One Nation MP Mark Latham has described NSW police’s proposal to train 315 officers as special LGBTQI officers for Sydney WorldPride as “disproportionate.”

The police officers would be Gay and Lesbian Liaison Officers for next year’s Sydney WorldPride. Latham said they should instead be trained for “dealing with housing estate and elderly residents,”the  Daily Telegraph reported.

The ex-Labor MP also described the move as “identity politics in policing.” 

Gay and Lesbian Liaison Officers At WorldPride

According to the News Corp masthead, the NSW government sent “255 generalist officers to the special [LGBTQI] training to become Gay and Lesbian Liaison Officers.” There is a “plan to train up to 100 more this year.” 

The officers will “engage positively and support members of the [LGBTQI] communities in NSW” and learn about the “history of the relationship between police and [LGBTQI] communities, challenges and sensitivities.” 

The training will also involve “[championing LGBTQI] inclusion at work and provide support to [LGBTQI] staff.” 

Police Minister Paul Toole told the newspaper it was, “important to ensure the numbers of appropriately trained liaison officers across a range of areas are proportionate to community demand and the policing challenges our officers face.” 

Latham claimed the numbers were “out of balance” and dedicating 12 officers for the elderly was “inadequate”

Far More Pressing Needs, Claims Latham

Mark Latham

“Three hundred and fifteen officers trained for LGBTIQ due for the Sydney World Pride next year, but only 12 for elderly and disabled people?” Latham said. 

“It’s almost 25 times more LGBTIQ officers than for the elderly and the disabled, then nothing for welfare recipients, public housing estates, remote and geographically remote people. It seems that the gay and lesbian community are afforded extra special attention.”

“I imagine domestic violence is a much bigger issue than public safety during the Sydney World Pride Festival next year. I find it extraordinary they need higher levels of policing, when other groups would have far more pressing needs and higher levels of disadvantage.”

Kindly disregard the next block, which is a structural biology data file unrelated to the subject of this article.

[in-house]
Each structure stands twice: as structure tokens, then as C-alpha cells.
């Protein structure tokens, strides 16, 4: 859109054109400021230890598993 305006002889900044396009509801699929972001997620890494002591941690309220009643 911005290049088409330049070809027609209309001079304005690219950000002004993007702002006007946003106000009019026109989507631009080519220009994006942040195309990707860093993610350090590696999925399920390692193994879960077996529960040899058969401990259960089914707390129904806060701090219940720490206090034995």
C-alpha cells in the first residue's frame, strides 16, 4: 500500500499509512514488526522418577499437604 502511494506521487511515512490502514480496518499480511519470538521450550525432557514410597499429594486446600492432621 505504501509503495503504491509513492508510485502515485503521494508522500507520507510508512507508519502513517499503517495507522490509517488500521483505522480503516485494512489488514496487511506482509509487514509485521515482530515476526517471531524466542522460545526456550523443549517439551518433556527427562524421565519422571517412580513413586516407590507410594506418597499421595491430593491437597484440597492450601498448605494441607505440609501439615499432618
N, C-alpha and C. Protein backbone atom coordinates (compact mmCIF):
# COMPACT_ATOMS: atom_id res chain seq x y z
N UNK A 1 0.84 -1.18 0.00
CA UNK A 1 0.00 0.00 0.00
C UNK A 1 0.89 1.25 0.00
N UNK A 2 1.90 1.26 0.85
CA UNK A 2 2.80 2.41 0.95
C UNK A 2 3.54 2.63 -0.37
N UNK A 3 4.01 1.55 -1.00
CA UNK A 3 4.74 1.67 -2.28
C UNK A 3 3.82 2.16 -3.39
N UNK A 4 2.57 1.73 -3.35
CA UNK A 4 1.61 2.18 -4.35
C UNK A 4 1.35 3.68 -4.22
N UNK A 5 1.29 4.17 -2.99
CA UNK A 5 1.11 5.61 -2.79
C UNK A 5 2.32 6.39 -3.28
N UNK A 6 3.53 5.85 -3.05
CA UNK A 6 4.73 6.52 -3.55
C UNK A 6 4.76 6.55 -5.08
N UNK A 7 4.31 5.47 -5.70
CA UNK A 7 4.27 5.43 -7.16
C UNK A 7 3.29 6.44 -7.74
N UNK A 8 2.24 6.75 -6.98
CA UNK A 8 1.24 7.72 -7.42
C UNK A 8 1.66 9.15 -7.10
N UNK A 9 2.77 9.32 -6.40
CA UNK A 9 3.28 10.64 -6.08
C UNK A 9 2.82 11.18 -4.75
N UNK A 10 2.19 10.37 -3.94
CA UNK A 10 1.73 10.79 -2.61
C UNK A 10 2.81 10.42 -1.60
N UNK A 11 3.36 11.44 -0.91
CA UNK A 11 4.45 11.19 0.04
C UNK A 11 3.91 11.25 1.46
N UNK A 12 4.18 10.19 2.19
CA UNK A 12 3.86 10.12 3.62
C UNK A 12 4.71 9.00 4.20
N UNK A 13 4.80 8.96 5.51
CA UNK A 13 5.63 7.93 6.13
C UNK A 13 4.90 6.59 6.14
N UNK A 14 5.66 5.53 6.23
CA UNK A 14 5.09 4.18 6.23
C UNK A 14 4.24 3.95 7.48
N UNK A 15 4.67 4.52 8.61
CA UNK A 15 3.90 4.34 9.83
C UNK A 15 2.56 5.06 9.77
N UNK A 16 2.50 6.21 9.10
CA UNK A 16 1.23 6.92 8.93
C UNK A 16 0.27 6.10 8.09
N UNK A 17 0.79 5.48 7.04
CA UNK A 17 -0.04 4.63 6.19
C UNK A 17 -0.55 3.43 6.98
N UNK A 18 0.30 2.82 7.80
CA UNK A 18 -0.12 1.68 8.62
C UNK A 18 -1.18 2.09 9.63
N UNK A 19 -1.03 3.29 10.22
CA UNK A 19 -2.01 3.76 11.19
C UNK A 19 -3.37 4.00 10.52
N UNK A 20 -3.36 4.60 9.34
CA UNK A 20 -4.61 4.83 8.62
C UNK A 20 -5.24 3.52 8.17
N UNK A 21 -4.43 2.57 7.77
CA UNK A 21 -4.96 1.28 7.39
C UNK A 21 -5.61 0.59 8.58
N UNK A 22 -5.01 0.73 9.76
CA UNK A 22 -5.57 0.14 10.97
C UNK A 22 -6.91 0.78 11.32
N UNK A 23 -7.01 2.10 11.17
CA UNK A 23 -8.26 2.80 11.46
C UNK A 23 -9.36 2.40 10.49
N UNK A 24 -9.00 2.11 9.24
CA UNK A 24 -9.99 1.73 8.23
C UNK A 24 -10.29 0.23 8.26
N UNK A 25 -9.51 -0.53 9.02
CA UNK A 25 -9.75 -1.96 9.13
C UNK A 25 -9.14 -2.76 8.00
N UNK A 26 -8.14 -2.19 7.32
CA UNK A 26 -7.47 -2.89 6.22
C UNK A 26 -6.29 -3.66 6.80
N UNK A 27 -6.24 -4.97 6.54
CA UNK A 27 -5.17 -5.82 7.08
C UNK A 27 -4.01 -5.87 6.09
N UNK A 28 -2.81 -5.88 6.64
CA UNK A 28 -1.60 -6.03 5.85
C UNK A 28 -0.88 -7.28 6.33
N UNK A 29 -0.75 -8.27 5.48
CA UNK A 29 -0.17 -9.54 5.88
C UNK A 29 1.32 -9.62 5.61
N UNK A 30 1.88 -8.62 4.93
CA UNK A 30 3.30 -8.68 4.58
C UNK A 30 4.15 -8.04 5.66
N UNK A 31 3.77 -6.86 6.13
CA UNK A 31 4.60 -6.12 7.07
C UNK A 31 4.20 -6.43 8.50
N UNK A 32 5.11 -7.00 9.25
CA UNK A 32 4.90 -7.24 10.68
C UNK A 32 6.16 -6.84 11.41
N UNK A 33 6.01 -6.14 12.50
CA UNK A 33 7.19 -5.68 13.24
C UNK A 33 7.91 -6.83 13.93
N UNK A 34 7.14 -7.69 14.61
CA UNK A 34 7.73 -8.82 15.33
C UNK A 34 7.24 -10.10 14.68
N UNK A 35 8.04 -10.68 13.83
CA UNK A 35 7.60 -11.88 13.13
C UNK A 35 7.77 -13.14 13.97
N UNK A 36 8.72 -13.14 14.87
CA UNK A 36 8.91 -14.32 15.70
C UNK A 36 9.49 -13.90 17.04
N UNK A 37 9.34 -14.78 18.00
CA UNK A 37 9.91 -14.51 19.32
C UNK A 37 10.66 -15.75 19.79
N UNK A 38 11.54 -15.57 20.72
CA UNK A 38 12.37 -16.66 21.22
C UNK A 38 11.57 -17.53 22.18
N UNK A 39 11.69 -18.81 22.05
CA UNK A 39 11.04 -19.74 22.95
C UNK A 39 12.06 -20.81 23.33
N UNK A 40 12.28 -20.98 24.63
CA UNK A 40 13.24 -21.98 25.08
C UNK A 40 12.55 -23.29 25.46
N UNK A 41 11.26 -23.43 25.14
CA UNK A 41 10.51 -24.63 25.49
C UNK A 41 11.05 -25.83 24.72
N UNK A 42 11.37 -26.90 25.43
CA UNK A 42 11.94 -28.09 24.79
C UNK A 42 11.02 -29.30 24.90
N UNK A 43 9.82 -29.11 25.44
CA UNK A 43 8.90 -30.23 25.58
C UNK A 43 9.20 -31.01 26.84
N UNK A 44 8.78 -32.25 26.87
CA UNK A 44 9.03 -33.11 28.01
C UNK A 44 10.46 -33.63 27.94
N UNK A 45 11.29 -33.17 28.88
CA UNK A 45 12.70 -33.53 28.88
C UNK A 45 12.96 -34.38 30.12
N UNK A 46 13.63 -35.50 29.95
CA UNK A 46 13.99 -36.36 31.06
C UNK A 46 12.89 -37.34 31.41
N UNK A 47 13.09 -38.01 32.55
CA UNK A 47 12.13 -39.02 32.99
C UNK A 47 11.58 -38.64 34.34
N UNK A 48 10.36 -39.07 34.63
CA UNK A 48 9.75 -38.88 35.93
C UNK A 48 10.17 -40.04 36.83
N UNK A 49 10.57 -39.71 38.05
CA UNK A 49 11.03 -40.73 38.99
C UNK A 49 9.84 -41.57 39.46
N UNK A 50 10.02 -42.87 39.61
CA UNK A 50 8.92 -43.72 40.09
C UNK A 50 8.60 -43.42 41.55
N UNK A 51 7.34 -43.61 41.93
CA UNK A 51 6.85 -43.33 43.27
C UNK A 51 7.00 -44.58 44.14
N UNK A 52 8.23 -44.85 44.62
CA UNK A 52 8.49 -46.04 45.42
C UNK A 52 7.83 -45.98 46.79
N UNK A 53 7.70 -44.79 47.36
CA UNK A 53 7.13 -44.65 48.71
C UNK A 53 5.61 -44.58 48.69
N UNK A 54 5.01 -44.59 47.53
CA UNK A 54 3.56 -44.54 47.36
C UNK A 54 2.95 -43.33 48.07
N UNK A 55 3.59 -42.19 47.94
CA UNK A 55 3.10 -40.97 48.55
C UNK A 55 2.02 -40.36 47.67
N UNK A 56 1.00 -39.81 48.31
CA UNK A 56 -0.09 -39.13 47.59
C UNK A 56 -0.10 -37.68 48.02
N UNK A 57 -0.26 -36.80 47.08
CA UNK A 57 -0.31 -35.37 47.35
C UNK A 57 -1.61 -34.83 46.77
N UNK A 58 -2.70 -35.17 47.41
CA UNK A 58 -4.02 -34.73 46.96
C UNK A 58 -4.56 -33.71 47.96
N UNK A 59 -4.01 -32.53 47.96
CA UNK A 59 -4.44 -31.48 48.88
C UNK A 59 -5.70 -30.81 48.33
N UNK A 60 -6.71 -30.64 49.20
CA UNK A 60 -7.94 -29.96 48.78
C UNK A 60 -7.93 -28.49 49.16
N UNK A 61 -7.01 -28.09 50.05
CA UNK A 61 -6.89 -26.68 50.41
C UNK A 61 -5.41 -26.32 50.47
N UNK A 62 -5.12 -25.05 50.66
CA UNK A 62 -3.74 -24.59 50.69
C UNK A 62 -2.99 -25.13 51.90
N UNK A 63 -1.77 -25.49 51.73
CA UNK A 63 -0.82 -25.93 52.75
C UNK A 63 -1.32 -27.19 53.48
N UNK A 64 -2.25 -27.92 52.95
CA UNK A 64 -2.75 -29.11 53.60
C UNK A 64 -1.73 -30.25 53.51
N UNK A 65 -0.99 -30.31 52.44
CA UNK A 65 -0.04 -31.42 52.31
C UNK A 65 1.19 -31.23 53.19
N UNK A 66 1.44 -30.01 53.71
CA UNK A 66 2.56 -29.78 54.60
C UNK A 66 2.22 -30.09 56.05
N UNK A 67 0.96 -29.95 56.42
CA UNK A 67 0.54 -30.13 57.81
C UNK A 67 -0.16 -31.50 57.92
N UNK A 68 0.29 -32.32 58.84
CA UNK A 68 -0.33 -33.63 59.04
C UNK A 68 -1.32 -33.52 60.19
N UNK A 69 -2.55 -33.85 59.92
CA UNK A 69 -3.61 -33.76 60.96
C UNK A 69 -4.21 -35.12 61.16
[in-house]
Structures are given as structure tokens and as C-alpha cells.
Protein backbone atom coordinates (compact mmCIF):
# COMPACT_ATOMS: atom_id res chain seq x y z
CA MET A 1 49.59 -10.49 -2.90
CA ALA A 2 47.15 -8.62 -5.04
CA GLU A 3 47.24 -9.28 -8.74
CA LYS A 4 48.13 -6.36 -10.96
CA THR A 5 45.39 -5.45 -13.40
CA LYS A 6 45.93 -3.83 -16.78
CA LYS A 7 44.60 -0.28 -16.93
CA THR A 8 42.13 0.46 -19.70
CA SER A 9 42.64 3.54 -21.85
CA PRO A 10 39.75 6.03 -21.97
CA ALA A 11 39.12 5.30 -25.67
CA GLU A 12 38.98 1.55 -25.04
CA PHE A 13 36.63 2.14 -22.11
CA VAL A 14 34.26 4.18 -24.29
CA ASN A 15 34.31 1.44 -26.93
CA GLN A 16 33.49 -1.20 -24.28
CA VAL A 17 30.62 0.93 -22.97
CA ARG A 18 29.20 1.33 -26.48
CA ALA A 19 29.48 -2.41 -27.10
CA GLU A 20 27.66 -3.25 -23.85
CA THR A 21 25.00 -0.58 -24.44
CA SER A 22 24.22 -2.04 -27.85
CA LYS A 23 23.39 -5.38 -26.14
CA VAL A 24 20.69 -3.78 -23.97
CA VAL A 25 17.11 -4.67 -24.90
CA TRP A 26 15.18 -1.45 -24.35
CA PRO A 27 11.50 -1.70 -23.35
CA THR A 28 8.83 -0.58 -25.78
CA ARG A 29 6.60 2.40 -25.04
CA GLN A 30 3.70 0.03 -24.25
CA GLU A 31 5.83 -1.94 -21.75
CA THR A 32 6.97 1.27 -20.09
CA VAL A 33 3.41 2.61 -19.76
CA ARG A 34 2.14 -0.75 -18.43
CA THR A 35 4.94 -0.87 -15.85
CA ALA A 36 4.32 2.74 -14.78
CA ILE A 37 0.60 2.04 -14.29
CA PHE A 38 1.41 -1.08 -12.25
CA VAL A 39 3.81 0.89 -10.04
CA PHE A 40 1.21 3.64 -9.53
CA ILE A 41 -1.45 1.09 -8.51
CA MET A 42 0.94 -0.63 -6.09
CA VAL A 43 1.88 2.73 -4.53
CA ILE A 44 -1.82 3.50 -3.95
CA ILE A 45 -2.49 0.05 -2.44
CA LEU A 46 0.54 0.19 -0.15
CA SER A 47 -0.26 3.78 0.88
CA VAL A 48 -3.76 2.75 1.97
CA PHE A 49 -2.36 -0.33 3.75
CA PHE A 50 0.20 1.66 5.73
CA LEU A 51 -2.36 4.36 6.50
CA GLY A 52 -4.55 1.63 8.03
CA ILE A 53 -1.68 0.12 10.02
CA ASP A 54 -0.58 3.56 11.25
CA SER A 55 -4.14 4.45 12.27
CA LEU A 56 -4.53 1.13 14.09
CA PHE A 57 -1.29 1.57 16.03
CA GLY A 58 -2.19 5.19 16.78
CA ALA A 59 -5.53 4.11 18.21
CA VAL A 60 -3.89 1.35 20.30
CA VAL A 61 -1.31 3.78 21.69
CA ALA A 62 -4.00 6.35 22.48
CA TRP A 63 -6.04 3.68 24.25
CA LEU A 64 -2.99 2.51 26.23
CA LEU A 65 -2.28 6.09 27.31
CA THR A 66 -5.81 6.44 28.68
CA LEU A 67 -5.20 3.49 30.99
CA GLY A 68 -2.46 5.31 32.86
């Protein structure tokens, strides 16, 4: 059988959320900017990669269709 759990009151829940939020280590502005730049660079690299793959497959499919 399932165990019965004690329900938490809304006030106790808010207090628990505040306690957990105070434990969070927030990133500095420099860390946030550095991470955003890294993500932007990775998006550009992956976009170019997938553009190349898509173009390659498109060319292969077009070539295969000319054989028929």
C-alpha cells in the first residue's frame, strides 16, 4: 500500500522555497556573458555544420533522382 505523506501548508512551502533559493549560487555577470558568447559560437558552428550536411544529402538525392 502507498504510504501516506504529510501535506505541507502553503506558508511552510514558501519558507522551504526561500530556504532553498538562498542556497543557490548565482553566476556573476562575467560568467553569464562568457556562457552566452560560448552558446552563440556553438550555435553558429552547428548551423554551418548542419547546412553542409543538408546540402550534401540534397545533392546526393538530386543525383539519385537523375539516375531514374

He added many LGBTQI communities were centred in the “inner city, not regional NSW”, and “featured high levels of employment and education, as well as strong political and media representation.”

Minister Toole said NSW Police “already had 108 domestic violence officers, 58 Aboriginal community officers, 26 multicultural officers and 11 aged crime prevention officers.” 

Police Officer Faces Action For Online Comments

Victoria Police at the Midsumma Pride march 2021. Photo: Mattia Abad.

This has come as The Age reported on Thursday that veteran Victoria police officer, Bruno Staffieri will be facing disciplinary action in March for online comments he made where he “allegedly [criticised] Victoria Police’s campaign to promote workplace equality for [LGBTQI] members.”

The Nine Entertainment newspaper reported Staffieri was “charged with a disciplinary breach in December last year” after being interviewed in September by detectives from the Professional Standards Command.

He has been investigated over his alleged online comments as well as his “public criticism of the government’s decision to cancel Australia Day and Anzac Day celebrations last year, but allow the Midsumma Pride March in St Kilda to proceed.

The 62-year-old allegedly discouraged fellow police officers on August 27 last year from wearing purple clothing to show support for inclusivity.

He posted on his personal LinkedIn account: “I don’t think you speak for all of Victoria Police. I, for one, certainly don’t support this nor the groups that keep pushing their personal agendas. I can’t see why we continue to throw taxpayer money at this sort of un-Christian activity.” 

During the disciplinary proceedings, Staffieri will face “a range of possible sanctions, including dismissal, demotion, loss of renumeration or a reprimand.”



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